Chapter 5: In which I realise that June is the most boring month of the year

This week my lucky primary-schoolers (Grundsch├╝ler) get to learn the months of the year. Well, to be perfectly honest, this won’t be their first try, nor my first try to teach them. The months of the year are one of the hardest things to teach to very little kids; they don’t quite yet understand what the months are doing per se, they don’t really see the difference between the months and the seasons, and they don’t really know what the months are called in their own language let alone a foreign one. Furthermore, in a lesson jam-packed with activities, interactive games and visual aids, with a hyperactive English oompa-loompa bounding around the room like a cartoon grasshopper to boot, the moment when that person then becomes earnest and still and tries to tell you that ‘Mai’ is ‘May’ is certain to be the low point of the lesson. 

The issue is that months are totally abstract; perhaps even more so than hours and minutes because with time you can point to a clock and ask them to decide what time lunch, dinner or bedtime are.  Months are vague boxes of time separated arbitrarily into either 30 or 31 days (and once 28 just to keep things interesting) with no specific real-world connection. The birthday trick (‘Which month is your birthday?’) doesn’t even work because a lot of them have no idea when their birthdays are; one boy told me that his birthday was in Herbst (autumn) and could not be convinced that there are multiple months in autumn.

To cut to the chase, I realised that there needed to be some way to give each season a hook, and so I’ve set to designing a set of months flashcards. They each feature a portly bunny rabbit indulging in whatever thing is most pertinent to the month – in December he’s dressed up as Father Christmas, in October he’s in a hallowe’en scene, et cetera. There is a tree in one corner to keep a sense of continuity by showing the changes in seasons as the months progress. But this has been a lot less simple than I anticipated; what, for example, sets June out as an important month? It doesn’t really have an ‘event’ like Christmas and thanks to global warming’s year-round damp grey weather you can’t even say ‘Oh man, it’s always boiling in June’. Therefore our bunny (I think I shall call him Douglas) is holding a tennis racket, wearing a baseball cap and using a hand-held fan to cool down a bit. Is that quintessentially June? Who knows. I don’t think it is, but anything that will give these children something to visualise when I parrot the names of the months at them will be a step in the right direction.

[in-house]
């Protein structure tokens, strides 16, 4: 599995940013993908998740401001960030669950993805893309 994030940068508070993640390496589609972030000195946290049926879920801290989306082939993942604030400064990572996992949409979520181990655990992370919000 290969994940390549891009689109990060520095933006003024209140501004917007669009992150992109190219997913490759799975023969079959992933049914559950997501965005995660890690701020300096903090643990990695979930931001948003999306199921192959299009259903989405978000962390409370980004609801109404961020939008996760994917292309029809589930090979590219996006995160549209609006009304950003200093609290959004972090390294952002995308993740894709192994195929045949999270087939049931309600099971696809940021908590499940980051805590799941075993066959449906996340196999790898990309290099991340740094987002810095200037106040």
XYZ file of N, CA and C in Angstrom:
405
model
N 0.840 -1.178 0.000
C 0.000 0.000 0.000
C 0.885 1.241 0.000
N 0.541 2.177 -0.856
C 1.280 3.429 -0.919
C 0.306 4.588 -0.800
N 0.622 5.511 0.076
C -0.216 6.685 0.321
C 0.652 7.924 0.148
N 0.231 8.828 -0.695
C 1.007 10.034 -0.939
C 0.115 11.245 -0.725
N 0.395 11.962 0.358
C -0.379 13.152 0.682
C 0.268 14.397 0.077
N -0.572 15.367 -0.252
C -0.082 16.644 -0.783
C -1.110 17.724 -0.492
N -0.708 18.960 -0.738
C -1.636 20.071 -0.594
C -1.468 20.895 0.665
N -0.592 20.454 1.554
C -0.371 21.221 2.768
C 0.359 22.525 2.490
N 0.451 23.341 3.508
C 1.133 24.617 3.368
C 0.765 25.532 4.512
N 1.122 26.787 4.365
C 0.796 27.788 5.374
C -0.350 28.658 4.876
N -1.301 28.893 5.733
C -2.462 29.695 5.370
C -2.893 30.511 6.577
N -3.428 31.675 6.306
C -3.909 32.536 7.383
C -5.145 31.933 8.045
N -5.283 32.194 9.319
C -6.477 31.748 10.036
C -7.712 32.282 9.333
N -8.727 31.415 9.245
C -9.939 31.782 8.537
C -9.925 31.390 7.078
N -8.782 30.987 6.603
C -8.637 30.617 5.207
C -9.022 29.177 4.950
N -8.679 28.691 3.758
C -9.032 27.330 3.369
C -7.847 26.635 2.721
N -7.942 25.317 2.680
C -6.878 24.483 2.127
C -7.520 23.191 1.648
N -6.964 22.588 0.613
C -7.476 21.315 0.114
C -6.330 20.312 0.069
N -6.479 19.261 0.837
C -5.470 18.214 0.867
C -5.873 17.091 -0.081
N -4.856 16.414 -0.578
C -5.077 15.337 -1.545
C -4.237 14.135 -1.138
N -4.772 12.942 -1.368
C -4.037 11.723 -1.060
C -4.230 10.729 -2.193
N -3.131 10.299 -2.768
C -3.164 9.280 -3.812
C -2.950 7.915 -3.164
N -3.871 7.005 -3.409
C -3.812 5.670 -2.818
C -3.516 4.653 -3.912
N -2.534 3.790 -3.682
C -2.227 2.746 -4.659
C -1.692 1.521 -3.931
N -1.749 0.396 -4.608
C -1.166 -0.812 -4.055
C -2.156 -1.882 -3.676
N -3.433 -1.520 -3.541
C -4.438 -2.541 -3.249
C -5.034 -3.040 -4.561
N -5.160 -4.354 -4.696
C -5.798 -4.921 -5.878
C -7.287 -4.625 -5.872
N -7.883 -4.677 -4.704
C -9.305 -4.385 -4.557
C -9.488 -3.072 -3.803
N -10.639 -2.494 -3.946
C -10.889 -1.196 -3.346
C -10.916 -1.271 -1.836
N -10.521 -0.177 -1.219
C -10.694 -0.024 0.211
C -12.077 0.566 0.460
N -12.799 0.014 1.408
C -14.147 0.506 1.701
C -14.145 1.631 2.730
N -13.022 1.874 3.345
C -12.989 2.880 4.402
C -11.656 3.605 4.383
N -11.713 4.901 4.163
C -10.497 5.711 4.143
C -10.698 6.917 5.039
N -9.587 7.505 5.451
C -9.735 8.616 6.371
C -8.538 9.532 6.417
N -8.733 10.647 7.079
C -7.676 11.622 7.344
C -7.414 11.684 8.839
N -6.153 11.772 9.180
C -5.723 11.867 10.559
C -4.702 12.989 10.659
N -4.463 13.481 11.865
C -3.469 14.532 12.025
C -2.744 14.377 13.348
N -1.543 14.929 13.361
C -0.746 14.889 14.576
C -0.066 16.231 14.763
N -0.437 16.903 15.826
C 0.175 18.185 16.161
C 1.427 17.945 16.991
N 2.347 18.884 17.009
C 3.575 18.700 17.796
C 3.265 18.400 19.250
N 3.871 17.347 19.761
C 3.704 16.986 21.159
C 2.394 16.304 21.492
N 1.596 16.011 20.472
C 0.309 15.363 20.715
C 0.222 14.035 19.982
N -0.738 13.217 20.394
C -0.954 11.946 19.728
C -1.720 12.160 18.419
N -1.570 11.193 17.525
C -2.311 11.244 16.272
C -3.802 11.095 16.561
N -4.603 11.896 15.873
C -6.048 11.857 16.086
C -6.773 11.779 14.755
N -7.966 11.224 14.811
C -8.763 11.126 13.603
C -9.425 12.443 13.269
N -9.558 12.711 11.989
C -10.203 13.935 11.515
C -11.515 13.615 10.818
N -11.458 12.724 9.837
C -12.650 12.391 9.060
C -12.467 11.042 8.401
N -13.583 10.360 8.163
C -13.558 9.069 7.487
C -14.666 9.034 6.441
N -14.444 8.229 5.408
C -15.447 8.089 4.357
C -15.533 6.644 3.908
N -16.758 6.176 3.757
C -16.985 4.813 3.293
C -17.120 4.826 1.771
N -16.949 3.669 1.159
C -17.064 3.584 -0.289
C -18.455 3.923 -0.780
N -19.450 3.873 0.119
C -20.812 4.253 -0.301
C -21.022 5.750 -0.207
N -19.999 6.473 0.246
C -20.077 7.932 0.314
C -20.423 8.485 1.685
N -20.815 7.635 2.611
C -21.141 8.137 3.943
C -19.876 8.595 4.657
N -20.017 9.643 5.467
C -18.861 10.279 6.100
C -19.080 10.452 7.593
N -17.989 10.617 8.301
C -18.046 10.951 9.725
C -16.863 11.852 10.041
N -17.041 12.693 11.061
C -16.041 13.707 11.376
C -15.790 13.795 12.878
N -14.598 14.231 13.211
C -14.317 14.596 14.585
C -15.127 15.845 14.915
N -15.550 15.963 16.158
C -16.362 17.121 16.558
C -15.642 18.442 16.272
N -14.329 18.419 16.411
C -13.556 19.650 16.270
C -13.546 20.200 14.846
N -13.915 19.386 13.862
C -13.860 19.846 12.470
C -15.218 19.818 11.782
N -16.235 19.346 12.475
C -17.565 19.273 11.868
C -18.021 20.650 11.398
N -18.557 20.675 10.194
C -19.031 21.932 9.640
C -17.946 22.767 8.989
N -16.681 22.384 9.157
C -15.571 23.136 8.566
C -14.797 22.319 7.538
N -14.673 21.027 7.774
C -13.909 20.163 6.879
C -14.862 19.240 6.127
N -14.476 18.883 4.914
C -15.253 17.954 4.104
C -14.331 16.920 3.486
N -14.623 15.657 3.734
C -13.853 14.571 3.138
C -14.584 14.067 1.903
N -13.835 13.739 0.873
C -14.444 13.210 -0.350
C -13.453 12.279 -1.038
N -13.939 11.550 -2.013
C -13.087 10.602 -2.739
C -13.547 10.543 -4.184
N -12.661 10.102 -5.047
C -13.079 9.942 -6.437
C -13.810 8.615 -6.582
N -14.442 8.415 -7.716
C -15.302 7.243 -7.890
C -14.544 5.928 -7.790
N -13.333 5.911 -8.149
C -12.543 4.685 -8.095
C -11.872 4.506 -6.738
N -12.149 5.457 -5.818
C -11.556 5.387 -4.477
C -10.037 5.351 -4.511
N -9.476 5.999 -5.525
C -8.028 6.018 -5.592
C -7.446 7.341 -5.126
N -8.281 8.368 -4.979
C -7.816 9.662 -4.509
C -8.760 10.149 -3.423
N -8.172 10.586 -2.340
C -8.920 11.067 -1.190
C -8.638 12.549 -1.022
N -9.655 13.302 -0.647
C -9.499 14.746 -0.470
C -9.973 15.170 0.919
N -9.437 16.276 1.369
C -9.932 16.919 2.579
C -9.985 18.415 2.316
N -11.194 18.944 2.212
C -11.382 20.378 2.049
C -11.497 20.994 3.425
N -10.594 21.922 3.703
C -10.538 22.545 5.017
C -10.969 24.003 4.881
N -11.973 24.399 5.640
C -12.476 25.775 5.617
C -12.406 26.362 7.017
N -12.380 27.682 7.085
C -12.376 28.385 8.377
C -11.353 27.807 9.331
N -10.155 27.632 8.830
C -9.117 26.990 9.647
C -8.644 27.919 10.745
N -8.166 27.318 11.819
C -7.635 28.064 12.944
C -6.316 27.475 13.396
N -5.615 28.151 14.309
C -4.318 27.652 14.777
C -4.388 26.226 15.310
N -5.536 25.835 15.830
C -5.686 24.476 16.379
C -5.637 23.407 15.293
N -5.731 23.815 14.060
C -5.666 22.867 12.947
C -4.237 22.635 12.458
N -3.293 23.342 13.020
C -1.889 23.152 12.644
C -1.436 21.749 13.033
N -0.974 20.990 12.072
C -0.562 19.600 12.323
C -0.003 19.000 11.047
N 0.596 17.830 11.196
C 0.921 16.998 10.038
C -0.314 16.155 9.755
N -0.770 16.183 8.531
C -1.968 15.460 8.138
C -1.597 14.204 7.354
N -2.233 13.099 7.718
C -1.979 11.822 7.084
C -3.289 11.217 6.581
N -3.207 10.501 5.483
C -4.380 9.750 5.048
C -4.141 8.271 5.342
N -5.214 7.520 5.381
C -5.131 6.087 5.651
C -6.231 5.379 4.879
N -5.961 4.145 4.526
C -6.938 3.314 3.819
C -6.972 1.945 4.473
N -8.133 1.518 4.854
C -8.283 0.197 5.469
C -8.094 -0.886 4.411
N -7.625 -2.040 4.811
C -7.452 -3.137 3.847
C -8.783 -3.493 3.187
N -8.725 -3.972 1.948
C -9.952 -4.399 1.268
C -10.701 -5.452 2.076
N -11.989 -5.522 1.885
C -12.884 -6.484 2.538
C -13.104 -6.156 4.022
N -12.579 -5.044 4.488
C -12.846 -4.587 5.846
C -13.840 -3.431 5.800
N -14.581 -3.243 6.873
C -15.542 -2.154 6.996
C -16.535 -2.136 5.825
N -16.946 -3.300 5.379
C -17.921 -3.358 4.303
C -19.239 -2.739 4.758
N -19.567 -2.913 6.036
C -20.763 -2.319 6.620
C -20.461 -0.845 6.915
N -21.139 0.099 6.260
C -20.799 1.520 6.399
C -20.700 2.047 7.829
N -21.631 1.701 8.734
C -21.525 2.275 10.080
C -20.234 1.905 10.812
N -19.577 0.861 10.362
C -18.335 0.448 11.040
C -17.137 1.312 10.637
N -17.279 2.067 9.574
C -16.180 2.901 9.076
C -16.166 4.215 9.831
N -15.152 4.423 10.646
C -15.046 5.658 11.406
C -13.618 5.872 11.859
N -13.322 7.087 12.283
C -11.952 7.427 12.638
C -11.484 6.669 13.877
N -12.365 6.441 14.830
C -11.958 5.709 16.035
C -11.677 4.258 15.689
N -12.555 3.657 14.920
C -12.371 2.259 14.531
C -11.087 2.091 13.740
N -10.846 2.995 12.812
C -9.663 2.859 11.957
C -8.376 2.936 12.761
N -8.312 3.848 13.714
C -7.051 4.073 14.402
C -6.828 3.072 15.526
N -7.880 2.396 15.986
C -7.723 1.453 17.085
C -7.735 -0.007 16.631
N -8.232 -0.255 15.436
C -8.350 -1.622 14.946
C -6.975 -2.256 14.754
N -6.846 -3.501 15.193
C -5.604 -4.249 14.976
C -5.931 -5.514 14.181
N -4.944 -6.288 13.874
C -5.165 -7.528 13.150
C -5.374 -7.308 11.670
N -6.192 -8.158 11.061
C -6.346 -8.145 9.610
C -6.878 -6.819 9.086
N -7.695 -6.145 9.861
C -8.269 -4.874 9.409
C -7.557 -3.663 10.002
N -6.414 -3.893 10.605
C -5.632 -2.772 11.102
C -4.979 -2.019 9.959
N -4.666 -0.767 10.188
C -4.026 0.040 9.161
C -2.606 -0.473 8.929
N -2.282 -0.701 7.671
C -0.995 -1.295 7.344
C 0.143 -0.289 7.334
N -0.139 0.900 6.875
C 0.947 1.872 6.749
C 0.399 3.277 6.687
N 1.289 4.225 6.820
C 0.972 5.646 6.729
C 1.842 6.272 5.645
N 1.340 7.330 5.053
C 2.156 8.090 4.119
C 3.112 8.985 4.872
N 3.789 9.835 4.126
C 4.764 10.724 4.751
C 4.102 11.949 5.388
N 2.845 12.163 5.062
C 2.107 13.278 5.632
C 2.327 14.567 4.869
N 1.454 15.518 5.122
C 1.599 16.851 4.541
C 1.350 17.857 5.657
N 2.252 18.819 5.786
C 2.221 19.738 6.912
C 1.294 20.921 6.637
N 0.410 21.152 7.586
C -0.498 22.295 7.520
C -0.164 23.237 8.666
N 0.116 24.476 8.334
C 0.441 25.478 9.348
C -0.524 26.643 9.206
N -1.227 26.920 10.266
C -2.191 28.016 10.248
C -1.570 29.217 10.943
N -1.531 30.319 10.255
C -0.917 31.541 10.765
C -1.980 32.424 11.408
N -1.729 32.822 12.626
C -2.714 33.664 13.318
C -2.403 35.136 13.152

Something else that has been perturbing me today (a dull, dull, enormously dull Sunday) is how hard it is to be here with a time limit. Every day I feel like I ought to spring vigorously out of bed, spend the time in between lessons exploring every nook and cranny of this amazing city which is on loan to me, taking photos of urban decay and small children pointing at the sky and bicycles, before joining a group of my cool cosmopolitan friends as the sun goes down and spending the night drinking and laughing and falling in lust with everyone and then having a short but charming nap on my floor-level bed before starting it all again the next morning. I want to be able to tell that kind of story to my future children. However, most days I wake up in an imprint of my face in the pillow so deep it’s like I fell onto it from a height; I shuffle from lesson to lesson, spending my time on the trains staring at the person opposite me and wondering why he chose that particular style of mullet; I occasionally take a photo of a dog or a funny sign if I have my camera; I go home and make dinner and write five thousand emails and maybe a blog entry. This is not what one does with limited time in an incredible city! But on the other hand, for nine months one can’t wander around in constant amazement at the place one is in. You can’t be a resident and a tourist at the same time. People who live in London don’t just ‘pop’ to the Natural History Museum.  Nonetheless, every minute here not spent doing something Berlin-y feels like a waste of precious and once-in-a-lifetime experience. Perhaps once the blisters on my feet have finally healed, once I stop living in stop-gaps and start getting the hang of being trigger-happy with my camera I will start being a proper year-abroader. Or perhaps I’ll just reach an enlightening realisation about how best to select your mullet depending on your face shape and moustache style.

Rose T